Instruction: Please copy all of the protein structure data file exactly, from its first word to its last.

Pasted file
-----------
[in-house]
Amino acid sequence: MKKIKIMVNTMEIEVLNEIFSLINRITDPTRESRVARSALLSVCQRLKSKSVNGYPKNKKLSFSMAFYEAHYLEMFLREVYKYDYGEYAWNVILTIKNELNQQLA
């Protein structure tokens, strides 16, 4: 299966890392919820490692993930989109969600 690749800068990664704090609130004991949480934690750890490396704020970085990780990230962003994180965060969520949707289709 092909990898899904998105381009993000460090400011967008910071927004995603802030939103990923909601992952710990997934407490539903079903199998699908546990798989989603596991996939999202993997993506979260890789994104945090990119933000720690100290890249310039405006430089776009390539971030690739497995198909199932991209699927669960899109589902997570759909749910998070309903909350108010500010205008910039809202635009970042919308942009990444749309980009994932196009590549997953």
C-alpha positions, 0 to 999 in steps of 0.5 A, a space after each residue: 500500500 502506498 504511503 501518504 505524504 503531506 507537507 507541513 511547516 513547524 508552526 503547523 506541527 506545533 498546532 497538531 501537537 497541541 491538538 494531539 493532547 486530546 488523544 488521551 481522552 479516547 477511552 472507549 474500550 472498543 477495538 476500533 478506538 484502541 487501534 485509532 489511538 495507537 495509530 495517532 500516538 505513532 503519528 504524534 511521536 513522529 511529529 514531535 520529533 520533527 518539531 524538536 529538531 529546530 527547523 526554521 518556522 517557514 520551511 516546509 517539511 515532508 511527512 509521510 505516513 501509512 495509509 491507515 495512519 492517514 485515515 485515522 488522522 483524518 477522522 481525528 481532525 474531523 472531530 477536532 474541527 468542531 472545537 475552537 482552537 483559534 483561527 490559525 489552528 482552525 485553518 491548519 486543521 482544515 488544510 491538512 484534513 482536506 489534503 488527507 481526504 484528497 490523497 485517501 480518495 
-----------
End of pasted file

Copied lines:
[in-house]
Amino acid sequence: MKKIKIMVNTMEIEVLNEIFSLINRITDPTRESRVARSALLSVCQRLKSKSVNGYPKNKKLSFSMAFYEAHYLEMFLREVYKYDYGEYAWNVILTIKNELNQQLA
């Protein structure tokens, strides 16, 4: 299966890392919820490692993930989109969600 690749800068990664704090609130004991949480934690750890490396704020970085990780990230962003994180965060969520949707289709 092909990898899904998105381009993000460090400011967008910071927004995603802030939103990923909601992952710990997934407490539903079903199998699908546990798989989603596991996939999202993997993506979260890789994104945090990119933000720690100290890249310039405006430089776009390539971030690739497995198909199932991209699927669960899109589902997570759909749910998070309903909350108010500010205008910039809202635009970042919308942009990444749309980009994932196009590549997953």
C-alpha positions, 0 to 999 in steps of 0.5 A, a space after each residue: 500500500 502506498 504511503 501518504 505524504 503531506 507537507 507541513 511547516 513547524 508552526 503547523 506541527 506545533 498546532 497538531 501537537 497541541 491538538 494531539 493532547 486530546 488523544 488521551 481522552 479516547 477511552 472507549 474500550 472498543 477495538 476500533 478506538 484502541 487501534 485509532 489511538 495507537 495509530 495517532 500516538 505513532 503519528 504524534 511521536 513522529 511529529 514531535 520529533 520533527 518539531 524538536 529538531 529546530 527547523 526554521 518556522 517557514 520551511 516546509 517539511 515532508 511527512 509521510 505516513 501509512 495509509 491507515 495512519 492517514 485515515 485515522 488522522 483524518 477522522 481525528 481532525 474531523 472531530 477536532 474541527 468542531 472545537 475552537 482552537 483559534 483561527 490559525 489552528 482552525 485553518 491548519 486543521 482544515 488544510 491538512 484534513 482536506 489534503 488527507 481526504 484528497 490523497 485517501 480518495 